Bast. Knight, knight, good mother, Basilisco-like. What! I am dubb'd; I have it on my shoulder. But, mother, I am not Sir Robert's son; I have disclaim'd Sir Robert, and my land: Legitimation, name, and all is gone. Then, good my mother, let me know my father. Some proper man, I hope. Who was it, mother?

Lady F. Hast thou denied thyself a Faulconbridge ? Bast. As faithfully as I deny the Devil.

Lady F. King Richard Caur-de-lion was thy father.
By long and vehement suit I was seduc'd
To make room for him in my husband's bed.
Heaven lay not my transgression to my charge!
Thou? art the issue of my dear offence,
Which was so strongly urg'd, past my defence.

Bust. Now, by this light, were I to get again,
Madam, I would not wish a better father.
Some sins do bear their privilege on earth,

And so doth yours; your fault was not your folly.
Needs must you lay your heart at his dispose
-Subjected tribute to commanding love-
Against whose fury and unmatched force
The awless lion could not wage the fight,
Nor keep his princely heart from Richard's hand.
He, that perforce robs lions of their hearts,
May easily win a woman's. Ay, my mother,
With all my heart I thank thee for my father!
Who lives and dares but say, thou didst not well
When I was got, I'll send his soul to hell.
Come, lady, I will shew thee to my kin;

And they shall say, when Richard me begot,
If thou hadst said him, Nay it had been sin:
Who says it was, hé lies; I say, 'twas not.


ACT II. SCENE I. France. Before the Walls of Angiers. Enter, on one side, the Archduke of Austria, and Forces;

on the other, Philip, King of France, and Forces; Lewis, CONSTANCE, ARTHUR, and Attendants.

Lewis. FISHEFORE Angiers well met, brave Austria.

y Arthur, that great forerunner of thy blood, 9 Richard, that robb’d the lion of his heart,

And fought the holy wars in Palestine, By this brave Duke came early to his grave: And, for amends to his posterity, At our importance, hither is he come, To spread his colours, boy, in thy behalf; And to rebuke the usurpation Of thy unnatural uncle, English John,

Embrace him, love him, give him welcome hither.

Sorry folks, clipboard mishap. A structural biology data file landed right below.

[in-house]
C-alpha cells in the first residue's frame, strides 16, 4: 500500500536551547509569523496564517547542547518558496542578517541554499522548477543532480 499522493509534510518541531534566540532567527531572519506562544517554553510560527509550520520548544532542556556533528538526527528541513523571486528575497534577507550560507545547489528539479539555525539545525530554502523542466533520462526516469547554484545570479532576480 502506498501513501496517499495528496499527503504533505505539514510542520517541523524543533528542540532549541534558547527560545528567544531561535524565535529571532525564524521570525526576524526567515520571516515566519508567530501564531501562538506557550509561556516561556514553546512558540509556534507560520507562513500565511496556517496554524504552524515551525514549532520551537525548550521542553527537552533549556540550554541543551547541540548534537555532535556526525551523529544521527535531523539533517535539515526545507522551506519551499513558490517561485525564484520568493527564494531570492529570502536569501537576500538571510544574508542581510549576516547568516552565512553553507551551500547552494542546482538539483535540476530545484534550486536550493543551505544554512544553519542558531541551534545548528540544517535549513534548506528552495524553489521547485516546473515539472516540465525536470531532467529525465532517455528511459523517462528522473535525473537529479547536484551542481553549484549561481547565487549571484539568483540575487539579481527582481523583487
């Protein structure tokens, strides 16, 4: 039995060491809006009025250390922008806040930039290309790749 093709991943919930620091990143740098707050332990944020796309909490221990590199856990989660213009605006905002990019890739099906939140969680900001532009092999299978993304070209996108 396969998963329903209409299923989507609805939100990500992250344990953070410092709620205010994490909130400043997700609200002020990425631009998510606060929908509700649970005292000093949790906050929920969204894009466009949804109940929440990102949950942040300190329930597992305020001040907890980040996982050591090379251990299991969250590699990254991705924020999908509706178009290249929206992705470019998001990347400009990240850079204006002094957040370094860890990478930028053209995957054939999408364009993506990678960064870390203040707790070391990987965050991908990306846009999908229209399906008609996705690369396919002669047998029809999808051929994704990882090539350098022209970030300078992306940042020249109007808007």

Arth. God 'shall forgive you Caur-de-lion's death, The rather that you give his offspring life, Shadowing their right under your wings of war. I give you welcome with a powerless hand, But with a heart full of unstained love. Welcome before the gates of Angiers, Duke.

Lew. A noble boy! who would not do thee right?

Aust. Upon thy cheek lay I this zealous kiss, As seal to this indenture of my love; That to my home I will no more return, Till Angiers, and the right thou hast in France, Together with that pale, that white-fac'd shore, Whose foot spurns back' the ocean's roaring tides, And coops from other lands her islanders, Even till that England, hedg'd in with the main, That water-walled bulwark, still secure And confident from foreign purposes, Even till that utmost corner of the west Salute thee for her King. Till then, fair hoy, Will I not think of home, but follow arms. Const. Oh! take his mother's thanks, a widow's

thanks, Till your strong hand shall help to give him strength, To make a more requital to your love. Aust. The peace of Heaven is theirs, that lift their

swords In such a just and charitable war.

K.Phi. Well then, to work. Our cannon shall be bent Against the brows of this resisting town. Call for our chiefest men of discipline, To cull the plots of best advantages. We'll lay before this town our royal bones, Wade to the market-place in Frenchmen's blood, But we will make it subject to this boy.

Const. Stay for an answer to your embassy, Lest unadvis'd you stain your swords with blood. My Lord Chatillion may from England bring That right in peace, which here we urge in war;